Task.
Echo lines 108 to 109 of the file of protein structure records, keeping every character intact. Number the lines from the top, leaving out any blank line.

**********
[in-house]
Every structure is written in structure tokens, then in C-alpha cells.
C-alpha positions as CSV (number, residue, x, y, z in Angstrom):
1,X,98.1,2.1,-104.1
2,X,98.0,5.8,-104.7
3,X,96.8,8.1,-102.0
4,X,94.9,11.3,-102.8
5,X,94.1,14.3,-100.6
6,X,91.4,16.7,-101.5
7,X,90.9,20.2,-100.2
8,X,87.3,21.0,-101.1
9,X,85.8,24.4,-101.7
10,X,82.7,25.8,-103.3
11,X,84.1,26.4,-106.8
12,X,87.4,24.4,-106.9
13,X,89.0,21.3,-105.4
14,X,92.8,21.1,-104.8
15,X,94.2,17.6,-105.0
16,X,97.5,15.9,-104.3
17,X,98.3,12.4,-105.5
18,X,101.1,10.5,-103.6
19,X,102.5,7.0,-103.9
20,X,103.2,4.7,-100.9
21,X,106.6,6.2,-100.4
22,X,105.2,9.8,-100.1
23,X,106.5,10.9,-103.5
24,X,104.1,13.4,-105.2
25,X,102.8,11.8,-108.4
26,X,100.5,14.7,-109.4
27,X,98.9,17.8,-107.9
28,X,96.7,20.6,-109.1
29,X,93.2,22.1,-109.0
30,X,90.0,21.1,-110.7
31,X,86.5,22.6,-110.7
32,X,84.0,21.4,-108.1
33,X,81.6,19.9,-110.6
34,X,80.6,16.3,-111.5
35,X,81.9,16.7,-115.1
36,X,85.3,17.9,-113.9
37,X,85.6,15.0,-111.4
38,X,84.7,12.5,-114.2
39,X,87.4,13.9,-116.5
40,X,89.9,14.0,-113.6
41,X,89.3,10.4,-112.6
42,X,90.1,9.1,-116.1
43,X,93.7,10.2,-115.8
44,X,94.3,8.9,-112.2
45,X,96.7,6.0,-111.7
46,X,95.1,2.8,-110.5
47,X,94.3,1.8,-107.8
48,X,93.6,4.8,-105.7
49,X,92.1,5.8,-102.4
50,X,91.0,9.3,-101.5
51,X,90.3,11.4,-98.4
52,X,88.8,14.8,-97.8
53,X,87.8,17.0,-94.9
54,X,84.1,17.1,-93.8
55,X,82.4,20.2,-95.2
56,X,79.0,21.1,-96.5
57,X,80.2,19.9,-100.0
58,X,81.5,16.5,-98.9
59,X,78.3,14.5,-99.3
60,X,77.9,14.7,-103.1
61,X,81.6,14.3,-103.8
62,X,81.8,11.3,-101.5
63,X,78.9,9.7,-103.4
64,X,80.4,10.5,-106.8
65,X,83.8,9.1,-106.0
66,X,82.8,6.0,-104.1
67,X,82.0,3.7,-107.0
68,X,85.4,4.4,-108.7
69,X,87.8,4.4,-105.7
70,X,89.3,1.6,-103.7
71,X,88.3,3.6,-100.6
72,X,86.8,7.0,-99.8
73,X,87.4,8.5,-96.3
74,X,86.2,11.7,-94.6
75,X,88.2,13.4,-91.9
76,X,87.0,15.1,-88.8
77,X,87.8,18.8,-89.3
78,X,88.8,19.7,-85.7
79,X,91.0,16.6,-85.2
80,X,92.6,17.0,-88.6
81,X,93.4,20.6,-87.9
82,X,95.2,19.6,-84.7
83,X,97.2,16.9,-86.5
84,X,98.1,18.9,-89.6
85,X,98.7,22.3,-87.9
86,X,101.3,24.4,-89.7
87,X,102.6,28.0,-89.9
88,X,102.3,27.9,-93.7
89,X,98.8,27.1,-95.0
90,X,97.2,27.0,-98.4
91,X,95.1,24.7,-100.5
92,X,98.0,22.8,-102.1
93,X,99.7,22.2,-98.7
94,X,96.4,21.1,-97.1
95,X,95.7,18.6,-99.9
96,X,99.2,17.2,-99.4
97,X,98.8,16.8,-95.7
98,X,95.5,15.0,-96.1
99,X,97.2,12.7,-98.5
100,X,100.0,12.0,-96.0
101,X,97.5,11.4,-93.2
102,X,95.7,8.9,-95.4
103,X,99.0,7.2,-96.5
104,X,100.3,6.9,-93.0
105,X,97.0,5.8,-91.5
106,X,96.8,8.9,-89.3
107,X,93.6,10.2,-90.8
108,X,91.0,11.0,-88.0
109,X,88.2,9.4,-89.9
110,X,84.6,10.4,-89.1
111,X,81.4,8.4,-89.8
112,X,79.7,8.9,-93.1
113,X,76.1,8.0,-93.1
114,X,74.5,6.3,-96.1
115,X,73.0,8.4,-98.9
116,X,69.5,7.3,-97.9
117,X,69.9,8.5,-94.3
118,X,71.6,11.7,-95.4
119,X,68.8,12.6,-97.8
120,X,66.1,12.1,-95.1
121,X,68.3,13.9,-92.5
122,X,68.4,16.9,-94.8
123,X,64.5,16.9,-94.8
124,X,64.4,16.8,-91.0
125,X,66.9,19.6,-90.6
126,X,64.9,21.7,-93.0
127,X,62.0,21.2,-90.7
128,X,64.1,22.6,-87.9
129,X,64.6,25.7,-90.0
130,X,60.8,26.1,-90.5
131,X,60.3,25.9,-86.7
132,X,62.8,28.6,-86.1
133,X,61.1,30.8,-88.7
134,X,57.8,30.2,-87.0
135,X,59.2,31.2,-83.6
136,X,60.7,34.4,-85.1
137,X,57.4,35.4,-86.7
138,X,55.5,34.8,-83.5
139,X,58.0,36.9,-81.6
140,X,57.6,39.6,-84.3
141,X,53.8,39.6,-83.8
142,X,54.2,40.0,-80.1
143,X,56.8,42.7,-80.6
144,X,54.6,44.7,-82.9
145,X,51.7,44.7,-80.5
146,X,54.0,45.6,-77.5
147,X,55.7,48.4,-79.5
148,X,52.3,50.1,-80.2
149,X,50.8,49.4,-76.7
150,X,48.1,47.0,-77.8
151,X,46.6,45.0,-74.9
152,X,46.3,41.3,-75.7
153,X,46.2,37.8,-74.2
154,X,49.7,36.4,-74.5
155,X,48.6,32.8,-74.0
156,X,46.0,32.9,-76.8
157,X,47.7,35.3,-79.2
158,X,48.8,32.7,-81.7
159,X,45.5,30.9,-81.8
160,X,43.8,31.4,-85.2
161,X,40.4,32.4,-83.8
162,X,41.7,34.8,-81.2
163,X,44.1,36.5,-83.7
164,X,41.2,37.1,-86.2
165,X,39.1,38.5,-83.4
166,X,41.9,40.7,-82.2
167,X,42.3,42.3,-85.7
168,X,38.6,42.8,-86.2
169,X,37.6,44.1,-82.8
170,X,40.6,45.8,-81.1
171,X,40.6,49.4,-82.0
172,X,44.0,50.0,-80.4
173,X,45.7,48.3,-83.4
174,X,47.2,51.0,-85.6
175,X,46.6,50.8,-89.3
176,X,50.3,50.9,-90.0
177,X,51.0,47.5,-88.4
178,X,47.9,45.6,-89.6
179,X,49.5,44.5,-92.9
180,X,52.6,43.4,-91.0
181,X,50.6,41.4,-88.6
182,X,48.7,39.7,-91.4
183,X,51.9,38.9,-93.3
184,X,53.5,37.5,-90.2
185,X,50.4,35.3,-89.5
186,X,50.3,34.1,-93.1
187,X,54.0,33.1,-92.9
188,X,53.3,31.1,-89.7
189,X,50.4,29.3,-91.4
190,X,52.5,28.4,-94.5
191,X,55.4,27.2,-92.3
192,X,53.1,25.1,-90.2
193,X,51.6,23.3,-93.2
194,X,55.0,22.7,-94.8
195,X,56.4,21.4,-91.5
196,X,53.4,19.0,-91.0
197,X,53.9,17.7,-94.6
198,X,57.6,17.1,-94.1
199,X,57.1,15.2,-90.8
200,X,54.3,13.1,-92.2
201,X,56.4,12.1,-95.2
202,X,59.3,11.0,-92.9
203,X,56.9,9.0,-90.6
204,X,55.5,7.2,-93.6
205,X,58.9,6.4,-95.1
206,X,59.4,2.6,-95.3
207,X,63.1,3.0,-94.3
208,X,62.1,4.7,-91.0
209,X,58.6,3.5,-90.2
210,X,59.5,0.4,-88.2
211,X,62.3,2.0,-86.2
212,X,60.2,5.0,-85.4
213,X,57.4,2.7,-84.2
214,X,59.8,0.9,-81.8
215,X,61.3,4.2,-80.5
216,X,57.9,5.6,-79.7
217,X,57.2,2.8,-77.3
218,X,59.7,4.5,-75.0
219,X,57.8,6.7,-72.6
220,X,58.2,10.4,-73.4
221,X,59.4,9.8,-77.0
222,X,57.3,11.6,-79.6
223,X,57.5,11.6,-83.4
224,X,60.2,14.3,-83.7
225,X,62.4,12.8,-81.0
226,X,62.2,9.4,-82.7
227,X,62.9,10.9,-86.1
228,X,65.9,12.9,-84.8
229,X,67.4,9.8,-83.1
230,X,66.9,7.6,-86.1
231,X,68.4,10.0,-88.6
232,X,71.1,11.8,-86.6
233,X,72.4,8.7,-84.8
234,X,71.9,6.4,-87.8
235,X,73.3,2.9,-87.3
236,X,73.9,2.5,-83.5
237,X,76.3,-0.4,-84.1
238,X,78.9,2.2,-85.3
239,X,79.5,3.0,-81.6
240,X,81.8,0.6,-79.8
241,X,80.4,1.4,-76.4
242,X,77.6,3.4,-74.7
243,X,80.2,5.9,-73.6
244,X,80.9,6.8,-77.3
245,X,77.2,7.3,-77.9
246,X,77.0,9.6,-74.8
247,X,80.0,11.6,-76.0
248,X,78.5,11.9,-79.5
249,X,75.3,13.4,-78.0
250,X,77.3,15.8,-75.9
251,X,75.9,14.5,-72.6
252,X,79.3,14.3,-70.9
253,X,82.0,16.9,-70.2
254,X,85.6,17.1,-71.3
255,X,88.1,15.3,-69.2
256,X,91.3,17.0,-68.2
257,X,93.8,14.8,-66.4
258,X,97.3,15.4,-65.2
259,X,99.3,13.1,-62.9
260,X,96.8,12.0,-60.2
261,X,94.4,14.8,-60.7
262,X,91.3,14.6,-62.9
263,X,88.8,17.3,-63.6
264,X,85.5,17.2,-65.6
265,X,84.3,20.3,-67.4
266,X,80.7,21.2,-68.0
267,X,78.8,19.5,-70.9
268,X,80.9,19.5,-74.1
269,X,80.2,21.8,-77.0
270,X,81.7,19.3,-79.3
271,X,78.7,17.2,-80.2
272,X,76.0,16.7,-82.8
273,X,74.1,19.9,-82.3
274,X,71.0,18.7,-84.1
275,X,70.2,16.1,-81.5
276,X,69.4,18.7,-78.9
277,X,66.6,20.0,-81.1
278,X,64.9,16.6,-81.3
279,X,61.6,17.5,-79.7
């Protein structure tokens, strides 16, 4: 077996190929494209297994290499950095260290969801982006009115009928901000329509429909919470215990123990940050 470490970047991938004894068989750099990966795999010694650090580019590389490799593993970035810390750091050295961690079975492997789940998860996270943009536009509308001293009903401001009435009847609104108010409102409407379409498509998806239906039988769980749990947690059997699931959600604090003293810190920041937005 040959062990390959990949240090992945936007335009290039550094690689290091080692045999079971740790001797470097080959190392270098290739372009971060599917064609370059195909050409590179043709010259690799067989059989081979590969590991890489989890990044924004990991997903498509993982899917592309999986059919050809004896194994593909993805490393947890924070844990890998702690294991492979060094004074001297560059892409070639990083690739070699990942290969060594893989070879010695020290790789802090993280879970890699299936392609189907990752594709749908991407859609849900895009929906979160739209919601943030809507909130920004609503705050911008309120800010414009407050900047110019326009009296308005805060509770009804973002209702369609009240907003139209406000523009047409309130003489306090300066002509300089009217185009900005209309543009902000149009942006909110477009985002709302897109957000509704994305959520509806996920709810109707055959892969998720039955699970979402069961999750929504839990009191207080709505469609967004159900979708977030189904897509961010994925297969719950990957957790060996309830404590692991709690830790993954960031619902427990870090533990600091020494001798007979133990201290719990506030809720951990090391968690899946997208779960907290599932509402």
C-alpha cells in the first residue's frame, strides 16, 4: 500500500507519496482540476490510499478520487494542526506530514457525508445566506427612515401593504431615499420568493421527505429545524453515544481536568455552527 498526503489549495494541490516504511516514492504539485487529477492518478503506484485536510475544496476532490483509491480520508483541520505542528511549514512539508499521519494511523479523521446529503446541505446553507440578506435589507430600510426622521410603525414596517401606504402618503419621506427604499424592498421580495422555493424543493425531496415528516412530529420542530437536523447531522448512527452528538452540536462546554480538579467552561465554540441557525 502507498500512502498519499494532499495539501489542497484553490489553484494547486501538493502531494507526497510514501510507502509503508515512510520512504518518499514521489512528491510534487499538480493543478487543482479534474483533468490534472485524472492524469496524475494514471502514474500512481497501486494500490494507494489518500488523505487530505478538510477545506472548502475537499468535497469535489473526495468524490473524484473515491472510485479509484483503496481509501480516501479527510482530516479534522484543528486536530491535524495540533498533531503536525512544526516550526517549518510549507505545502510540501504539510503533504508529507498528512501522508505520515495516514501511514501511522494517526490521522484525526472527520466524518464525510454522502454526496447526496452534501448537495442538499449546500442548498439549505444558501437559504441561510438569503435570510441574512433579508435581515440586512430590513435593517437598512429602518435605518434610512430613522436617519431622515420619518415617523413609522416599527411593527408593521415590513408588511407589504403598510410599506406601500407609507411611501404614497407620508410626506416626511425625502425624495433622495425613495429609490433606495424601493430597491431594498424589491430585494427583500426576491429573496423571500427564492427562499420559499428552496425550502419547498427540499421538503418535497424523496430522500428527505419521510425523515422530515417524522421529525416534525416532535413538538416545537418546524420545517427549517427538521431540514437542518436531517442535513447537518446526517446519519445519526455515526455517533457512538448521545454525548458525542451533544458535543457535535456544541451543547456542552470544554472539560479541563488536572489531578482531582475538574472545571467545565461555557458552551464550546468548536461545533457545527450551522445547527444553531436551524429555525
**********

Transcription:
105,X,97.0,5.8,-91.5
106,X,96.8,8.9,-89.3